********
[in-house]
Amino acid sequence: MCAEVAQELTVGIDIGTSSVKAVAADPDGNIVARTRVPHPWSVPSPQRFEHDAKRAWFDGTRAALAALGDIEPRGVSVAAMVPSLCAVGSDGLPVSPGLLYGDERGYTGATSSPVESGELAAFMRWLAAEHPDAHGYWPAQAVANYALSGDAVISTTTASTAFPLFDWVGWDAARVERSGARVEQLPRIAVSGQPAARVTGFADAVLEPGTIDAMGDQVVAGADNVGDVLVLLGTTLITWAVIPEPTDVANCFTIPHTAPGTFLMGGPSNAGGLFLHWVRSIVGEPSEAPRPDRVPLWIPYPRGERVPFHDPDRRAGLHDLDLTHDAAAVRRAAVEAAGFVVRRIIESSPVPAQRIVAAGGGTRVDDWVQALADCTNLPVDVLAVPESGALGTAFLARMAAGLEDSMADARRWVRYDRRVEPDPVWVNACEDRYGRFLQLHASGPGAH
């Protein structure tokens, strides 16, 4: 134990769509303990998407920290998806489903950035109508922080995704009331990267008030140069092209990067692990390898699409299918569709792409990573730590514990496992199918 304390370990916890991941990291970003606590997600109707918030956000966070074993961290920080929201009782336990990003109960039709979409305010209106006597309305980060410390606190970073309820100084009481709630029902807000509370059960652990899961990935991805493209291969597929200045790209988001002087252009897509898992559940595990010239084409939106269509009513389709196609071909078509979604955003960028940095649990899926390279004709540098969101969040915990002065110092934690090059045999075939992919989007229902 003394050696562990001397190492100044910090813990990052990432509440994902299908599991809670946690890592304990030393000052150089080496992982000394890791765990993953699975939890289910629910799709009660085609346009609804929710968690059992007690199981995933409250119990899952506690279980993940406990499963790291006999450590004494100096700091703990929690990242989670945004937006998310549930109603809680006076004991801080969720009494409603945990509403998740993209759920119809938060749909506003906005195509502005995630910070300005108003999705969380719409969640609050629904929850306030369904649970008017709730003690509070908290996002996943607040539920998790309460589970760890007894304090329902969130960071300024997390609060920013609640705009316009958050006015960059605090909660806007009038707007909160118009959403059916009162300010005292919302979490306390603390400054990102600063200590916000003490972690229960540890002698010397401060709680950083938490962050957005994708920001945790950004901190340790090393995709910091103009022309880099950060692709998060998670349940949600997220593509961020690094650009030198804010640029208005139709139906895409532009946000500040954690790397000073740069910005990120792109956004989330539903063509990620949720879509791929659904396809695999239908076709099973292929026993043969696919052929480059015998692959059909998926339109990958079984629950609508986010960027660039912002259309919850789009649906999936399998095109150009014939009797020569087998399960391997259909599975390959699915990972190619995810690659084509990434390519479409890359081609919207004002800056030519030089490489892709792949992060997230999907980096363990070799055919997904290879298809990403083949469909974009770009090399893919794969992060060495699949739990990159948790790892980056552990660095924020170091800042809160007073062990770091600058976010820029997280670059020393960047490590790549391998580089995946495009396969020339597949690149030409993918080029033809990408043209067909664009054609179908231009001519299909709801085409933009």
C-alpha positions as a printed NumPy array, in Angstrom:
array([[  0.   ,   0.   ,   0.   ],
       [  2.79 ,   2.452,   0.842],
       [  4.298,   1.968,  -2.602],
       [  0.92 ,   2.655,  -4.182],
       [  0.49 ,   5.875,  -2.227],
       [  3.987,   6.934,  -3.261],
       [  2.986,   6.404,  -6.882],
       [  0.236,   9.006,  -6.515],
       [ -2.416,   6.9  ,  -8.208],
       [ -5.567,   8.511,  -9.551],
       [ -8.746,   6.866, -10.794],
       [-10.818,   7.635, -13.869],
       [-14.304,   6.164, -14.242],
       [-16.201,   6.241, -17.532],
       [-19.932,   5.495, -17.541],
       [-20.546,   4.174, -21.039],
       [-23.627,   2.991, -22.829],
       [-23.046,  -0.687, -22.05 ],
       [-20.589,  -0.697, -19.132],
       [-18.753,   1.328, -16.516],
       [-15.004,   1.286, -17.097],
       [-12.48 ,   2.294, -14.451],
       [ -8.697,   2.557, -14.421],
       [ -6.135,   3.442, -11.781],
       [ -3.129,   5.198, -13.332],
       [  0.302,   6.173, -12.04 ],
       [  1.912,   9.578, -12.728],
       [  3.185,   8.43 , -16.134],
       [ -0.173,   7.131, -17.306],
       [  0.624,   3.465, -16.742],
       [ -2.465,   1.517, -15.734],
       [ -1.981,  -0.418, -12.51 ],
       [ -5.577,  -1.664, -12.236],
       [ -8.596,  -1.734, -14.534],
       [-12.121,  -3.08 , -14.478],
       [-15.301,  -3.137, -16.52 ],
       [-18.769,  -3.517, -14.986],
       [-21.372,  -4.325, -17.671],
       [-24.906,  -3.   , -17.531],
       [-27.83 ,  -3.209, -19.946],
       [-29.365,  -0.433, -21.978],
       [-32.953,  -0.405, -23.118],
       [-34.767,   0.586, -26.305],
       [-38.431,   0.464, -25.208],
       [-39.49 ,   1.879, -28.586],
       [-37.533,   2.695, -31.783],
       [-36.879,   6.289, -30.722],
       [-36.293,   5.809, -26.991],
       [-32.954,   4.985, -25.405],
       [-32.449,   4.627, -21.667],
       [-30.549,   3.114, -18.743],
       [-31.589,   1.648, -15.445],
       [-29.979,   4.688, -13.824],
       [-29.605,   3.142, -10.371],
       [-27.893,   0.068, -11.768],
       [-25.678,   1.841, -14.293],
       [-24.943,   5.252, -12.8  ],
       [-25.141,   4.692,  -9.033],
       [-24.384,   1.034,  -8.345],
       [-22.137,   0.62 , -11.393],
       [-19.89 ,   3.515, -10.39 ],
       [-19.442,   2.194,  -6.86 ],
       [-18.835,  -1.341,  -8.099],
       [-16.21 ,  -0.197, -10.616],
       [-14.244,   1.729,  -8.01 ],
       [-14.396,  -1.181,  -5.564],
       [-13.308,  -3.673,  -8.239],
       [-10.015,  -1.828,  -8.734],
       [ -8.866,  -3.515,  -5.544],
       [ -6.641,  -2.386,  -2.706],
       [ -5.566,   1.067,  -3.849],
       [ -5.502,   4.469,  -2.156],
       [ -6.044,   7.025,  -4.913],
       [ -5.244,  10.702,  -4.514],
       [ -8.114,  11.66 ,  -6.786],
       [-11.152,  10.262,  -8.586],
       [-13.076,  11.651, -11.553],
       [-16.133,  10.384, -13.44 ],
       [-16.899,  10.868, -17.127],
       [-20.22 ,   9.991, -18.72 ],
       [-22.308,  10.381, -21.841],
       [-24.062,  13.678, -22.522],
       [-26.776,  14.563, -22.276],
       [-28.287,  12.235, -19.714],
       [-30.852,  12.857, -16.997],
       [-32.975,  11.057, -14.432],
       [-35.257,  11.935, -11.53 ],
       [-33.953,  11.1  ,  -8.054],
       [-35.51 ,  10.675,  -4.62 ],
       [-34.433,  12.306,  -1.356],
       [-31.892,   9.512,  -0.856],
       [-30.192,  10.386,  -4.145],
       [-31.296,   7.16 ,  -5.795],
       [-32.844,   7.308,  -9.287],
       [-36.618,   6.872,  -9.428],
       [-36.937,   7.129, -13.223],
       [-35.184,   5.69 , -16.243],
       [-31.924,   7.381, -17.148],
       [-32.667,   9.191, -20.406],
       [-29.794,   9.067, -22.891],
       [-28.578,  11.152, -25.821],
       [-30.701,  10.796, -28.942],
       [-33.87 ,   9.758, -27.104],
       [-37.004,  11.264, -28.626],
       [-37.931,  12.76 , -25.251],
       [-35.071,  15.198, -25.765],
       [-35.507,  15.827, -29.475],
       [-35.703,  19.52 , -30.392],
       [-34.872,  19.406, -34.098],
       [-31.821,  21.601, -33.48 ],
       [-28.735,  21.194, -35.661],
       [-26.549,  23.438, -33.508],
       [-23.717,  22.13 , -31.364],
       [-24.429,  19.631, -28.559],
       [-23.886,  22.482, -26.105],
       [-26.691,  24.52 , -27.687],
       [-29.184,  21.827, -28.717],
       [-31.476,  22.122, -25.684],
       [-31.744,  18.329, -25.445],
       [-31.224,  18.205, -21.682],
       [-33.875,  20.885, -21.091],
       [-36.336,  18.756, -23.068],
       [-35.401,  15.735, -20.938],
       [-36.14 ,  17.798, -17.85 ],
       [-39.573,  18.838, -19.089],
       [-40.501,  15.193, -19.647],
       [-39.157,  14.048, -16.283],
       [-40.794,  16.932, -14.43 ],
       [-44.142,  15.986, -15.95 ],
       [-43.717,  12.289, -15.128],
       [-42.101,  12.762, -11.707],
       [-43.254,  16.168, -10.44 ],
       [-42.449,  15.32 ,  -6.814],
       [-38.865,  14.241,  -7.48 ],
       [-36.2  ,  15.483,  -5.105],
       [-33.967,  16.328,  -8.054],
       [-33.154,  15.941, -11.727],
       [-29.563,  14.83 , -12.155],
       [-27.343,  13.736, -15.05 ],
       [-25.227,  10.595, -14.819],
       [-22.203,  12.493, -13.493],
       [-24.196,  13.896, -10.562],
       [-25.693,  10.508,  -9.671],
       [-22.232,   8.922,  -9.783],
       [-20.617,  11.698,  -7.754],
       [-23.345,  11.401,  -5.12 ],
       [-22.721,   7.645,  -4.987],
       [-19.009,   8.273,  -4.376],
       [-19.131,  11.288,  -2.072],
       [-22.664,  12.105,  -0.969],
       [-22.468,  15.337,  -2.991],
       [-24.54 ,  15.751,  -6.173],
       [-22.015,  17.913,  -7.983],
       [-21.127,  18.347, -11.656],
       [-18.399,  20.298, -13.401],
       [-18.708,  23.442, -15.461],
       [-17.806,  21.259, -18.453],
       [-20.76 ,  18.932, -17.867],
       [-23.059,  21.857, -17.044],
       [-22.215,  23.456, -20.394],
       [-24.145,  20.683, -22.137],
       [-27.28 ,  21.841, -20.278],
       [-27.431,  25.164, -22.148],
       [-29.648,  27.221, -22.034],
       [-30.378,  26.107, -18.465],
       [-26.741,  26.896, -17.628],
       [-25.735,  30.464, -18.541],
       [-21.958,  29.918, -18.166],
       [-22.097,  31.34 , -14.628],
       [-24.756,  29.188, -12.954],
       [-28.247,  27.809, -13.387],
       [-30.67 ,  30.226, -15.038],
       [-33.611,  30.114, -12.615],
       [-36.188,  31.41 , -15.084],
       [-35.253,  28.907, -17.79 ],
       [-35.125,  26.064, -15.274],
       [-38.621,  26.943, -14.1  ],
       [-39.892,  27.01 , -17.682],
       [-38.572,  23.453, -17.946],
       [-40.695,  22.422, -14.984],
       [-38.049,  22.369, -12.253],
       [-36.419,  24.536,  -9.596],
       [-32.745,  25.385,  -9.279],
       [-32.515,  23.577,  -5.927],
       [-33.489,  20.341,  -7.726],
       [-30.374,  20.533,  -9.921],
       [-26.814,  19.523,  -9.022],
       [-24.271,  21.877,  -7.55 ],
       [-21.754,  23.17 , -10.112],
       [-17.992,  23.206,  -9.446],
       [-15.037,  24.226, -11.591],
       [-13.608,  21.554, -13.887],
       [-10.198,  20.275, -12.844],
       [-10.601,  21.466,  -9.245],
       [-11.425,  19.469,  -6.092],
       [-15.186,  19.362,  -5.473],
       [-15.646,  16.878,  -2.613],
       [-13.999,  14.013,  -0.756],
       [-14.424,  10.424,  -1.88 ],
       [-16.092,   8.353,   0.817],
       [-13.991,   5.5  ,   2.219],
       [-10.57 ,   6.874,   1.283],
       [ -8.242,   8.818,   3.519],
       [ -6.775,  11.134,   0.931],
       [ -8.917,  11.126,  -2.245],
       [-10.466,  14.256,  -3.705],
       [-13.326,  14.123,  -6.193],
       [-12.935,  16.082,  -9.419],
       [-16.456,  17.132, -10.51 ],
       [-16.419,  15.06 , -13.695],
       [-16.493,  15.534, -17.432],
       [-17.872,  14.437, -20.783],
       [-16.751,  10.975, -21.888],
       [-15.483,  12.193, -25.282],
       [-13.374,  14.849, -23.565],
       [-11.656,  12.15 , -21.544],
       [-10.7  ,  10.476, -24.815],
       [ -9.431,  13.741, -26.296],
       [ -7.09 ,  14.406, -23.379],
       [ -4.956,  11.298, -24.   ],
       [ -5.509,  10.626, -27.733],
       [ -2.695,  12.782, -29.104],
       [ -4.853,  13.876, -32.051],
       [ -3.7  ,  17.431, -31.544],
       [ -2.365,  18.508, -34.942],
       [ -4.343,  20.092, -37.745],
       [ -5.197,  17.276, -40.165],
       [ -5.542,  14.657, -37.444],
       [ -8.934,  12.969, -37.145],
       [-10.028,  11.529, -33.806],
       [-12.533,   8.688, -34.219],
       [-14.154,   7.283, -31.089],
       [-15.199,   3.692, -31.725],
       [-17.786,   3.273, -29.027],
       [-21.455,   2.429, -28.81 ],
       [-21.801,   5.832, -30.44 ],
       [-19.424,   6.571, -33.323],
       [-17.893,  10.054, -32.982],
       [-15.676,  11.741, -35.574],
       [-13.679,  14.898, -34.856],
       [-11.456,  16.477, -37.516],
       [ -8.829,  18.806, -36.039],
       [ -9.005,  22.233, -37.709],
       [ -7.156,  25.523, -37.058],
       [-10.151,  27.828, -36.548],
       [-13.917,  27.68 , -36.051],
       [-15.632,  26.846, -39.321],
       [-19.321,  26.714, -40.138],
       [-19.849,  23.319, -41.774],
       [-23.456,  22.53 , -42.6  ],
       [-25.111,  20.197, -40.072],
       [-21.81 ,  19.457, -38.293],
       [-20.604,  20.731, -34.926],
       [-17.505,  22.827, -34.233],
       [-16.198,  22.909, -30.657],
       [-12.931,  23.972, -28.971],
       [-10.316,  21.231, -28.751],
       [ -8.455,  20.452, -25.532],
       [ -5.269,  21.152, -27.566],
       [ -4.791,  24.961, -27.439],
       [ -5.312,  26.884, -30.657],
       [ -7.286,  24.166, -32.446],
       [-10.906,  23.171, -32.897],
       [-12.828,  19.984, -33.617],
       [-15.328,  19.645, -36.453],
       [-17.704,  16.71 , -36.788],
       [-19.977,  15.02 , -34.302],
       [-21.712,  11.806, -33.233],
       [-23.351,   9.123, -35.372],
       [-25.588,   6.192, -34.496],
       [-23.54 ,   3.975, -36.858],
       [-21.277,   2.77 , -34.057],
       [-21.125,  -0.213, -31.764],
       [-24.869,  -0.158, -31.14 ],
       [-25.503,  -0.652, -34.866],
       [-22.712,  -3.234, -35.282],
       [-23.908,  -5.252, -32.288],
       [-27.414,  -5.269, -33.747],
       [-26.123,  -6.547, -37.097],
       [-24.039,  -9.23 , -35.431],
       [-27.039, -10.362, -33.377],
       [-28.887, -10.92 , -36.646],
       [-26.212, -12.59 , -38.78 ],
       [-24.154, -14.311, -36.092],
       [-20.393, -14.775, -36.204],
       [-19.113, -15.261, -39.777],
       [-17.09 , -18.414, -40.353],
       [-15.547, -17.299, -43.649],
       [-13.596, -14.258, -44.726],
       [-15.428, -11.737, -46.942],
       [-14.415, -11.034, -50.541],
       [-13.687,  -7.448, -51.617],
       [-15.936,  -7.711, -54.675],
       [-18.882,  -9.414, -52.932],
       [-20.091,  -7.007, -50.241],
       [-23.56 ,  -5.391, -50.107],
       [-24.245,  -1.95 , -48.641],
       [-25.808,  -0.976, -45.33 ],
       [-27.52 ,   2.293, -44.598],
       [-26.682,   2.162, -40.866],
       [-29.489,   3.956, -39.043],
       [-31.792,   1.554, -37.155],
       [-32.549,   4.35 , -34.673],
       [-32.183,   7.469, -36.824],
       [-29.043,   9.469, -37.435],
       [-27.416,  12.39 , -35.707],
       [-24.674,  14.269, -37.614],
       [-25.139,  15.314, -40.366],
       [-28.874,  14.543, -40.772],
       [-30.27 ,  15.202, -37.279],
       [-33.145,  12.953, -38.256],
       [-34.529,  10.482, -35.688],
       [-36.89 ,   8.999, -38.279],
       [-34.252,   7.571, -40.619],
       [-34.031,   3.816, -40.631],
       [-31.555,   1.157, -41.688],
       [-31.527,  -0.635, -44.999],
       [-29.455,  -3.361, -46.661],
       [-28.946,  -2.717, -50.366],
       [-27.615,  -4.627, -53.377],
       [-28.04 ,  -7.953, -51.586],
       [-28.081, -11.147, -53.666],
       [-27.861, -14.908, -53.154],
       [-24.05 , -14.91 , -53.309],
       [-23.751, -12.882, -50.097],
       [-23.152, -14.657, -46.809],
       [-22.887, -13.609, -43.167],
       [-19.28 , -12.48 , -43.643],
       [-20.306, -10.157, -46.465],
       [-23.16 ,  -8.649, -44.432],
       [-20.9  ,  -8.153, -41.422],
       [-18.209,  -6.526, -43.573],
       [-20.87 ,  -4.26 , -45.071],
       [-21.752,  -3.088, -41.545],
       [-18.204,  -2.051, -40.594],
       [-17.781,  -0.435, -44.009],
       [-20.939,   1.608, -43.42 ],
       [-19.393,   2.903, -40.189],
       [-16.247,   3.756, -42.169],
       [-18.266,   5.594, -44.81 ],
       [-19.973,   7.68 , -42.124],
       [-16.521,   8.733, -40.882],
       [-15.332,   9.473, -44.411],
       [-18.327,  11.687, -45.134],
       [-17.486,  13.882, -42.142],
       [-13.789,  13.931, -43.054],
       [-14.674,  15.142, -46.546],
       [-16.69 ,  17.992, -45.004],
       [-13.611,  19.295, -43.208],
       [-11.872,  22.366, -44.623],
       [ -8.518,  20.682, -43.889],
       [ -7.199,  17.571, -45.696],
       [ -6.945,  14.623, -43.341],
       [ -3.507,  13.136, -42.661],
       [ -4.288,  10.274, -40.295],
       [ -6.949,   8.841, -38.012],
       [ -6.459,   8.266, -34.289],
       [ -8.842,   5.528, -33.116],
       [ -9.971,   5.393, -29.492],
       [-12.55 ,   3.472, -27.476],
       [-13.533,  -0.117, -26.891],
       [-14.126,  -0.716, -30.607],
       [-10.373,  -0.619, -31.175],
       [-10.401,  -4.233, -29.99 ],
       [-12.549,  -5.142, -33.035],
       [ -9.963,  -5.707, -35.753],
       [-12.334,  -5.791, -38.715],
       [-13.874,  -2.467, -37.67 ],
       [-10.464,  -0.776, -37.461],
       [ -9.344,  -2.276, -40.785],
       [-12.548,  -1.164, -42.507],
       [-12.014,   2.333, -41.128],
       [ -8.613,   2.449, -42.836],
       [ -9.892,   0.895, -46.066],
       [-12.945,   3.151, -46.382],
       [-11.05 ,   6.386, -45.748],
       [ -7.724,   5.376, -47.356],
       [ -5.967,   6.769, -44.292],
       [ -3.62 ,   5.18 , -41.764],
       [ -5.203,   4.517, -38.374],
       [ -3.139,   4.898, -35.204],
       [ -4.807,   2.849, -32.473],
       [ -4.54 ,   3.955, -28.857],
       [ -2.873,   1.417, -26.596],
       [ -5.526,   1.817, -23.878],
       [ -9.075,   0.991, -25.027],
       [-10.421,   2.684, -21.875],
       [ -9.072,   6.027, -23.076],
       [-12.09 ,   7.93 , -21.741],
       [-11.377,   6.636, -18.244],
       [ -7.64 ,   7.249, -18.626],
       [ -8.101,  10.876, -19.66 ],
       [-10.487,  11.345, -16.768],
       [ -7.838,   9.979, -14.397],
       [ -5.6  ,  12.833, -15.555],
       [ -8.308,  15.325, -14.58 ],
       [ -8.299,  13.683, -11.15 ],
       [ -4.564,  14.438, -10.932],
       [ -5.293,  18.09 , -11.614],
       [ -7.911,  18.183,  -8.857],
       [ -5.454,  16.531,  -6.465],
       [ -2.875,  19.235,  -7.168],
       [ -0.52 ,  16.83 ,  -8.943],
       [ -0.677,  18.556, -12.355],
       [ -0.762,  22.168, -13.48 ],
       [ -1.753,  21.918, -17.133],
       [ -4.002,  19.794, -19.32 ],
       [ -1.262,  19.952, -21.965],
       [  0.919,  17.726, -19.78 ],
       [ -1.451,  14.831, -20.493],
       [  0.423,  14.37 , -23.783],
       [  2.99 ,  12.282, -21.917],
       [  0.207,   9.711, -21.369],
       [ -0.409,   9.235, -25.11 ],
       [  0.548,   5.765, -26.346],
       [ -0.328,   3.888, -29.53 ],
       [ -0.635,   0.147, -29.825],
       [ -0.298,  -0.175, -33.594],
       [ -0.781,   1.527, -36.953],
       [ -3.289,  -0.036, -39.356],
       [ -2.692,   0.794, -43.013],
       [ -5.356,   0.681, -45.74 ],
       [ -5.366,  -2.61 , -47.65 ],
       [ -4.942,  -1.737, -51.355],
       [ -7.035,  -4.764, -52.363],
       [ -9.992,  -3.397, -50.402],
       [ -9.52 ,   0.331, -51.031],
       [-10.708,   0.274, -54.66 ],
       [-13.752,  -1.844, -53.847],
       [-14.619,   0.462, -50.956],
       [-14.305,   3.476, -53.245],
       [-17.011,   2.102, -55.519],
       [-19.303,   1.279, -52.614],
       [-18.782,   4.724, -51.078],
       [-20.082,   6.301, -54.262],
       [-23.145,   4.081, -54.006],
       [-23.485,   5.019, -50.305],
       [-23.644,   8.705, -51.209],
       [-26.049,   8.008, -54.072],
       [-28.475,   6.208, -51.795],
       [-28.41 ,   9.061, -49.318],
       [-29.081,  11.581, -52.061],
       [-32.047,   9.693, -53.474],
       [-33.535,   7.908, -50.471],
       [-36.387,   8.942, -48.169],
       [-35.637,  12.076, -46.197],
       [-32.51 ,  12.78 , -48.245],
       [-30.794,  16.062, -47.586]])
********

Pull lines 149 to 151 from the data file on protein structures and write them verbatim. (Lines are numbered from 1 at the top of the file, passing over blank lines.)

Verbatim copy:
       [-20.617,  11.698,  -7.754],
       [-23.345,  11.401,  -5.12 ],
       [-22.721,   7.645,  -4.987],